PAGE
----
Be wary of your elders’ new friends.
Just as your parents wanted to know who you hung out with in high school, you should care to know who your loved ones’ friends are today. (Remind them it’s because you love them!) Be alert to odd activity with family, too. “We call it the Bad Report Card Syndrome,” says Long. “In 2/3 of cases of elder fraud, the responsible parties are 3 Fs and a C: Friends, Family, Fiduciaries, and Caregivers.” Most people in these roles are the good guys, but it’s smart to keep an eye out.
Talk to a pro.
If you’re seeing any warning signs, Long suggests asking your loved one if you can join them in meeting with their financial advisor. “The advisor will be happy to have this conversation,” says Long. “And it’s best to have it with parents and their children.”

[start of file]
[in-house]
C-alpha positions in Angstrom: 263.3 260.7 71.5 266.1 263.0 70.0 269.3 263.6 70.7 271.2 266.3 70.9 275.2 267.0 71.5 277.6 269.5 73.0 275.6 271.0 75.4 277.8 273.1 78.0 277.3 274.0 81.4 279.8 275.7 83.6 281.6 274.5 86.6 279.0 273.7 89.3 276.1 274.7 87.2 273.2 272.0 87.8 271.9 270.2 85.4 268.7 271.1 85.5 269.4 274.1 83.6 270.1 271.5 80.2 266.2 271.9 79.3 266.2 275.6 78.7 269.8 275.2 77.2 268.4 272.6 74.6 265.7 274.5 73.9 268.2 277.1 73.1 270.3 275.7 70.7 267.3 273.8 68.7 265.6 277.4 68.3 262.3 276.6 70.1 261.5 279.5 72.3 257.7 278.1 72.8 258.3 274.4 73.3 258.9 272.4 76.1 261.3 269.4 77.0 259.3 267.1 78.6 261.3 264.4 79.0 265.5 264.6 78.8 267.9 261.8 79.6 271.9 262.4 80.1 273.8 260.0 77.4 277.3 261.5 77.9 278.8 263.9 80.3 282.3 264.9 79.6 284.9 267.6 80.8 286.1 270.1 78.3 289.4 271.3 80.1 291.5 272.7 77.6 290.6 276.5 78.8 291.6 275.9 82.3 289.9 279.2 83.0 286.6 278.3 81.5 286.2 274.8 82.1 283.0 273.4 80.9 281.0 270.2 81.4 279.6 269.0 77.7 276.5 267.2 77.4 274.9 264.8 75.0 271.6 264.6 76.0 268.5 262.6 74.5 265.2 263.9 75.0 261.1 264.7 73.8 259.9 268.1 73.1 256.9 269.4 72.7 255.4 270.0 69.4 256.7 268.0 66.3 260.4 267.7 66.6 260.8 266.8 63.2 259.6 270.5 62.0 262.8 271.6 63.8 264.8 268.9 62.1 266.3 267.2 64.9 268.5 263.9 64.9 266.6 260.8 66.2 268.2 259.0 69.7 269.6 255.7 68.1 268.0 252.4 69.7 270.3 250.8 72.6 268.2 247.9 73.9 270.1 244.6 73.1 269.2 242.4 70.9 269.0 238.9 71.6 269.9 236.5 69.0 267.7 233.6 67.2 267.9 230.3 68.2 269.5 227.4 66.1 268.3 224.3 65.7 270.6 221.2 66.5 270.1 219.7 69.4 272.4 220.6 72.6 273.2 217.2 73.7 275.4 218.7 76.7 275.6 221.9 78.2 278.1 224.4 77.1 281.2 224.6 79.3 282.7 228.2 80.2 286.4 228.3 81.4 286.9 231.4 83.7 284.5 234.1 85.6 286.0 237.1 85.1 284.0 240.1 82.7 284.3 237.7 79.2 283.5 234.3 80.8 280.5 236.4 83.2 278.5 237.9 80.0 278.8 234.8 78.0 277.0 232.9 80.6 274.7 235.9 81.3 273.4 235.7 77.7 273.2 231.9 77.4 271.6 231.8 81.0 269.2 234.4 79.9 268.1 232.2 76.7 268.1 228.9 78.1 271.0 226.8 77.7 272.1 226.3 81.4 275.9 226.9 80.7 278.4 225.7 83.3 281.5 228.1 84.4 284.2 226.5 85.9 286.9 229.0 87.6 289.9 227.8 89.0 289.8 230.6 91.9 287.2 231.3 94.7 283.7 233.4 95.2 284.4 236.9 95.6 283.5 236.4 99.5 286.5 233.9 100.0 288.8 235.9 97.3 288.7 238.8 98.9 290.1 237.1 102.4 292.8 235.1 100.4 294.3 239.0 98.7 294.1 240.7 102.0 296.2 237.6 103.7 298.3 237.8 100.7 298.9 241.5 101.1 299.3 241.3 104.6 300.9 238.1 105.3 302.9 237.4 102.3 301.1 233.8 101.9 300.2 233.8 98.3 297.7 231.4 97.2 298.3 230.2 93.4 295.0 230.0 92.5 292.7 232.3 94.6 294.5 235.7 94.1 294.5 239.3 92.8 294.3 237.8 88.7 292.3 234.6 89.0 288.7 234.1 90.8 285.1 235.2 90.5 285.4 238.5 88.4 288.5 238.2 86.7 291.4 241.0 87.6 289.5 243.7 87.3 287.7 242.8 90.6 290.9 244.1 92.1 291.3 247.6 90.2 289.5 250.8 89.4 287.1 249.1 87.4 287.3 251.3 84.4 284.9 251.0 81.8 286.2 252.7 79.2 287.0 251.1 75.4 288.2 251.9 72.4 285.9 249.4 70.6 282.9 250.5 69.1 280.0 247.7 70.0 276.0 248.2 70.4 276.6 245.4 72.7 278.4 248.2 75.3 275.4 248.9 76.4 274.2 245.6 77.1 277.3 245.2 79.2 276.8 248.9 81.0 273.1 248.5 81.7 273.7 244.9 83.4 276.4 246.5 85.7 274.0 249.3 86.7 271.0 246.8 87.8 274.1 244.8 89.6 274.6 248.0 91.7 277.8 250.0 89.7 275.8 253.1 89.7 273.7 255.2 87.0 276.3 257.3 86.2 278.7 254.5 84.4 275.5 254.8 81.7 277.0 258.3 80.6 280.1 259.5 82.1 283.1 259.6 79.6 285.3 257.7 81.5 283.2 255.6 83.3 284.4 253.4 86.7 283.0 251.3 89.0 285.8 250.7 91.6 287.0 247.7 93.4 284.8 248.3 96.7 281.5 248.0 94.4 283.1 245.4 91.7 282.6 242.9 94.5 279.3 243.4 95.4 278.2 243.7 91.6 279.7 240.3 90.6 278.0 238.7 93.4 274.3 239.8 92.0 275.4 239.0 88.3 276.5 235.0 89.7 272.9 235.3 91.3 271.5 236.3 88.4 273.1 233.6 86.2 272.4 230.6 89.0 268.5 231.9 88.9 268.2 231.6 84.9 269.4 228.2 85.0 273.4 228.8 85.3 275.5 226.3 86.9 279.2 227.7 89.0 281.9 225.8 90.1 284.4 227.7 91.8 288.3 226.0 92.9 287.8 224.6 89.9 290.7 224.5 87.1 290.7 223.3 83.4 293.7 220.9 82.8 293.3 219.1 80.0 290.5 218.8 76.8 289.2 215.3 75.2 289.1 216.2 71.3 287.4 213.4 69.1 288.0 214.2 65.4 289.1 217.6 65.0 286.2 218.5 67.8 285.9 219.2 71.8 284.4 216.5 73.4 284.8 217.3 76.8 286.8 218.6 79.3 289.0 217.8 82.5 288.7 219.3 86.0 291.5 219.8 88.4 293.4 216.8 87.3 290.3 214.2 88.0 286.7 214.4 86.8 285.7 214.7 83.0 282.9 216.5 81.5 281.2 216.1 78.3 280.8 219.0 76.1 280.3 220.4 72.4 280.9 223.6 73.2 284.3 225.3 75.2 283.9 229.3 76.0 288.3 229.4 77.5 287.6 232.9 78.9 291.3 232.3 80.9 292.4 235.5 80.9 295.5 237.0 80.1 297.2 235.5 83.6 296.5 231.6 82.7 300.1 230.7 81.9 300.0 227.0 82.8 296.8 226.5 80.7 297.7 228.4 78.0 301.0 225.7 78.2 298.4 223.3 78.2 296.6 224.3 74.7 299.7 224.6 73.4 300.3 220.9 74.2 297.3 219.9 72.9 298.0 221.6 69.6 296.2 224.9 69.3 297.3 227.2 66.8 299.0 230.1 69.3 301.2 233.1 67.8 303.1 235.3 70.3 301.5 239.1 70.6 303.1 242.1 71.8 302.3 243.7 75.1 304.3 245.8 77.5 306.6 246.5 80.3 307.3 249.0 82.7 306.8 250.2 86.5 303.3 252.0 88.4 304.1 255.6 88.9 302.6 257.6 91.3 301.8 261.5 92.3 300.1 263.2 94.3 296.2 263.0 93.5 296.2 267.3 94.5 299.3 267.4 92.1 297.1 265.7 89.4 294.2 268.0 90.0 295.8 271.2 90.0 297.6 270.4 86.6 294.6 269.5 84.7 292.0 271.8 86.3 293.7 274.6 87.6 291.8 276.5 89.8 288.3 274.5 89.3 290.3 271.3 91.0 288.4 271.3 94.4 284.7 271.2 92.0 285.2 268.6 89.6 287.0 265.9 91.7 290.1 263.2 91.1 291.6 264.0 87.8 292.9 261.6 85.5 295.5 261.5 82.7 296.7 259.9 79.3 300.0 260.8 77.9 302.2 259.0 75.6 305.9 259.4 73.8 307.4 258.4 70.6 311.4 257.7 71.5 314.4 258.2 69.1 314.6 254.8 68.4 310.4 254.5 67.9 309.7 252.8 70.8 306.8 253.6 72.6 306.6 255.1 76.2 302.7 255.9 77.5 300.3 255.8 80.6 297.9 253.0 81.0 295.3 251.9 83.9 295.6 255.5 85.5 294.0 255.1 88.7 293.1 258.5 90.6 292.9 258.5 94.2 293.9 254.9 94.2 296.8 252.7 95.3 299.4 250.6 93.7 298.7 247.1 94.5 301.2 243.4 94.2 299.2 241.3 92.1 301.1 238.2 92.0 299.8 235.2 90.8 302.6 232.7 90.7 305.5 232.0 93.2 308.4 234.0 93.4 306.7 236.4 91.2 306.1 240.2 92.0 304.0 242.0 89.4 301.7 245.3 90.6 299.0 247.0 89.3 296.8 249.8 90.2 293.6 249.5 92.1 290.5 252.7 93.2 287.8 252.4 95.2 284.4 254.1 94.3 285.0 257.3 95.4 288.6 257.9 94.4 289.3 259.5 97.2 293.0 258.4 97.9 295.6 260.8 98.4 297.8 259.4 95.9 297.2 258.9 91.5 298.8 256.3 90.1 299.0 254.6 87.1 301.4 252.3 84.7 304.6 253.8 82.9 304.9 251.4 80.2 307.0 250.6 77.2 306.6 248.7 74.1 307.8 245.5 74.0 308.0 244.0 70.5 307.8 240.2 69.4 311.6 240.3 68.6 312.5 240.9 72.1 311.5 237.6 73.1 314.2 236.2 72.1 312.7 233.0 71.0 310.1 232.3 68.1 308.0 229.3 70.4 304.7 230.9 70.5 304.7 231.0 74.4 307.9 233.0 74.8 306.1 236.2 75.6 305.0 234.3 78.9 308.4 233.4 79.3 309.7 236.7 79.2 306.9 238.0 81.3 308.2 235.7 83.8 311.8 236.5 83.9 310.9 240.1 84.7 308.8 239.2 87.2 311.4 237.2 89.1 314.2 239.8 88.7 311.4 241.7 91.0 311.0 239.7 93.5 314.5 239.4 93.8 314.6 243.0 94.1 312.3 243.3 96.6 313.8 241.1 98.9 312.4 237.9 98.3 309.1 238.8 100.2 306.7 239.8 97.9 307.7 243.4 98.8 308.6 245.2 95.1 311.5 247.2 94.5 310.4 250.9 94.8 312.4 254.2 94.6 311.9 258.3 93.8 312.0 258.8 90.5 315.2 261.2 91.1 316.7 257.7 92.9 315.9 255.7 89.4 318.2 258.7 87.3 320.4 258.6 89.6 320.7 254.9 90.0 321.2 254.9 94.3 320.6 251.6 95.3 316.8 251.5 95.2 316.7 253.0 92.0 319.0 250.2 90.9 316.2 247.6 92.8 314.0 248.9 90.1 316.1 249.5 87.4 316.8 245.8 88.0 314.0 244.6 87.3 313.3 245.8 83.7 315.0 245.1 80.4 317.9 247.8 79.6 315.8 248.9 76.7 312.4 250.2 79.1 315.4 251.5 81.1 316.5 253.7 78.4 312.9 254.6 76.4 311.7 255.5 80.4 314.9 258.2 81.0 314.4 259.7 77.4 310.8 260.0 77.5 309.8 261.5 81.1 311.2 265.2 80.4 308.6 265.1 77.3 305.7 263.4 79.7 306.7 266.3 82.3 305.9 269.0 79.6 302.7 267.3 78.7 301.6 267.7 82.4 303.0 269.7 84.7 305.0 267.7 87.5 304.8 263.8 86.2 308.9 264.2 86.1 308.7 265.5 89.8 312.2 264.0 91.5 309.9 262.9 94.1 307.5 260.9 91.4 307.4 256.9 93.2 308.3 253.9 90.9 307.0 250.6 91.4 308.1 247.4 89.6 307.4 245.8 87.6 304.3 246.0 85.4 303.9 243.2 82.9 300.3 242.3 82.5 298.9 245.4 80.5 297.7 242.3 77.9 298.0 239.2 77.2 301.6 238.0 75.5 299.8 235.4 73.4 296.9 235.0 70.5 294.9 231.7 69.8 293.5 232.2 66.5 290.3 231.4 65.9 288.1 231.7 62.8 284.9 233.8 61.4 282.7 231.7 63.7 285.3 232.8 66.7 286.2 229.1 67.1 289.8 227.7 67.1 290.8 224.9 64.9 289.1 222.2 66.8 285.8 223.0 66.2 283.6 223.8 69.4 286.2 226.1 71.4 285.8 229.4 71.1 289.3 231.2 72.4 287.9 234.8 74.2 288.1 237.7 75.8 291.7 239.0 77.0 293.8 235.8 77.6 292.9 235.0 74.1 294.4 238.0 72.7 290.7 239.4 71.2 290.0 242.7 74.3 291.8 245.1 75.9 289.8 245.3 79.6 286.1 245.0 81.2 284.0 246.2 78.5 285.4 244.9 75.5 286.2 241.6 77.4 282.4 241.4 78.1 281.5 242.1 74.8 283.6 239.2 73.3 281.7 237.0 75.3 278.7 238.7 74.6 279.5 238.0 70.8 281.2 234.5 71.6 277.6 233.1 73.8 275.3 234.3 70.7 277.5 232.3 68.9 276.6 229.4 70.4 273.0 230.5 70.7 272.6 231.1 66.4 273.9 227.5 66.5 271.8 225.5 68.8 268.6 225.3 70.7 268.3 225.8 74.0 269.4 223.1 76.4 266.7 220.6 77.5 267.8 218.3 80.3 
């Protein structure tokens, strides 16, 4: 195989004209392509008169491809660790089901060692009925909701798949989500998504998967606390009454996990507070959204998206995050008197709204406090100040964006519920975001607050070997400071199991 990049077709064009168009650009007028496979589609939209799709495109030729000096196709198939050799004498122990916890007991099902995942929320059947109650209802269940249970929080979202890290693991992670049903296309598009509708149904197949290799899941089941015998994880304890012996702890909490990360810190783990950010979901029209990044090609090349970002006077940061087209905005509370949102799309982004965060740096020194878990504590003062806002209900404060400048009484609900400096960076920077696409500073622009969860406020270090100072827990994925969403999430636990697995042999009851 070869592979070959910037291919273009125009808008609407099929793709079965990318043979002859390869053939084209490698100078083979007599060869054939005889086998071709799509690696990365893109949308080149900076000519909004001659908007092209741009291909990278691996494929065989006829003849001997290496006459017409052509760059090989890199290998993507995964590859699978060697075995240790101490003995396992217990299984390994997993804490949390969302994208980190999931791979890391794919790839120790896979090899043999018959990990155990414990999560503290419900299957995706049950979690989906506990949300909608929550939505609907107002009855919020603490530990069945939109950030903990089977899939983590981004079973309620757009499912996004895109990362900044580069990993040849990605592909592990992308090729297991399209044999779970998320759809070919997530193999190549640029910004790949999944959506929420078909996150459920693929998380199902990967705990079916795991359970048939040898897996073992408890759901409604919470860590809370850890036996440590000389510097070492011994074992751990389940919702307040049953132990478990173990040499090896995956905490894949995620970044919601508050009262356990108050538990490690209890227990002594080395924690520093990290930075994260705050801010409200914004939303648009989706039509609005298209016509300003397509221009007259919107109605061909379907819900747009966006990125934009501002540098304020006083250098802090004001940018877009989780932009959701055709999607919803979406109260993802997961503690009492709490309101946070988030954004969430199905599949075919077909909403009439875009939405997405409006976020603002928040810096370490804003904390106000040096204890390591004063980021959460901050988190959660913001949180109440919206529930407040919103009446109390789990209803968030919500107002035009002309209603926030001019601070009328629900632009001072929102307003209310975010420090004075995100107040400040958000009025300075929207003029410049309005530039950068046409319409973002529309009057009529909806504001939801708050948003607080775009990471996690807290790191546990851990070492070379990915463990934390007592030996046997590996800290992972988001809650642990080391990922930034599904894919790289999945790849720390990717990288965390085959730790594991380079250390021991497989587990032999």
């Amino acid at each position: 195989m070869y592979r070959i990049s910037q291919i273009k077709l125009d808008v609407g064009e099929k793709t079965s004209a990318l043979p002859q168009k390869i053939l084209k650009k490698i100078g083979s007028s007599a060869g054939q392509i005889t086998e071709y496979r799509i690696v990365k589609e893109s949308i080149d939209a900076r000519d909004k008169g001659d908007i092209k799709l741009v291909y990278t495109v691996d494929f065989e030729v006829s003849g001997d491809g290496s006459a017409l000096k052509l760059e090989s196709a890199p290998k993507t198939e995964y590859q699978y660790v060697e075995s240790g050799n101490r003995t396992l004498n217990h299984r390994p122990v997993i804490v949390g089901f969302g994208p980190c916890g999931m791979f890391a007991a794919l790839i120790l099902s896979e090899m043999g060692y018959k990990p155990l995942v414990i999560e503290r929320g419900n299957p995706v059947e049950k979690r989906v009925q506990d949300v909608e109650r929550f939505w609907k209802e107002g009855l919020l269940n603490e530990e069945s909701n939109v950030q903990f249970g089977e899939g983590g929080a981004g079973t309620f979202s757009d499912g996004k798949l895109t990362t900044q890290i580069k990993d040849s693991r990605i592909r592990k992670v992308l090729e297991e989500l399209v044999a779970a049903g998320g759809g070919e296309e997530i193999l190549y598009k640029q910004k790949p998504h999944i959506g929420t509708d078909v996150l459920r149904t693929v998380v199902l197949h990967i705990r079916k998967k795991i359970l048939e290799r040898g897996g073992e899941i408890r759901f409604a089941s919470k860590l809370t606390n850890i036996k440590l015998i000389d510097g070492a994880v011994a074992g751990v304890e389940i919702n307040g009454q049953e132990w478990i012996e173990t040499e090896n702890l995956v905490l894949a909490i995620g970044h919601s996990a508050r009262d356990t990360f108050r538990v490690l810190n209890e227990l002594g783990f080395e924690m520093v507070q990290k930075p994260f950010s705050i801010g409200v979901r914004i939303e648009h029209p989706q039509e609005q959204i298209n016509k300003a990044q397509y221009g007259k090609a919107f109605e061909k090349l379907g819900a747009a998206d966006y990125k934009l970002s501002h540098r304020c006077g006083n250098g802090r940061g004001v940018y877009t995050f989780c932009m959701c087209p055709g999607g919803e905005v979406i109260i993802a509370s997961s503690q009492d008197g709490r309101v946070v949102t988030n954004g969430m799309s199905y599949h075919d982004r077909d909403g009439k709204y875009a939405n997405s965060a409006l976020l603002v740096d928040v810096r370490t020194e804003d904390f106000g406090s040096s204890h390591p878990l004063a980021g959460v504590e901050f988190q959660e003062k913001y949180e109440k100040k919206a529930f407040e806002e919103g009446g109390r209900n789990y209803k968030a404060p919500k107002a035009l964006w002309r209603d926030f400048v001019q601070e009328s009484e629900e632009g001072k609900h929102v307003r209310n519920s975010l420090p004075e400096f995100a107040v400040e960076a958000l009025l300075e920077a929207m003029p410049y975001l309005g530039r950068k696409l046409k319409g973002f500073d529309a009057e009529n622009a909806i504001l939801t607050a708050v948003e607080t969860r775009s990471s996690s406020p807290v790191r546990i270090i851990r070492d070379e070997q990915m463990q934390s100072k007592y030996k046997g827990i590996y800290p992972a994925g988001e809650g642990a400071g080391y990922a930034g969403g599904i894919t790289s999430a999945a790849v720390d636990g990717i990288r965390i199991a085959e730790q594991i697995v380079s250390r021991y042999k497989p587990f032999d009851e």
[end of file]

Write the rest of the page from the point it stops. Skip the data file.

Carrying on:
The advisor will likely ask for a trusted point of contact to call in case of emergency, and they may go over other parts of your parents’ estate plans, such as financial power of attorney and who they want to be executor of their will.
See something? Say something.
Many older adults are afraid to speak up about abuse, so you may need to do it for them. If you think a loved one is being targeted, visit the National Center on Elder Abuse website and click on your state to find local agencies that can assist you. If the situation is dangerous, call 911 or the local police right away.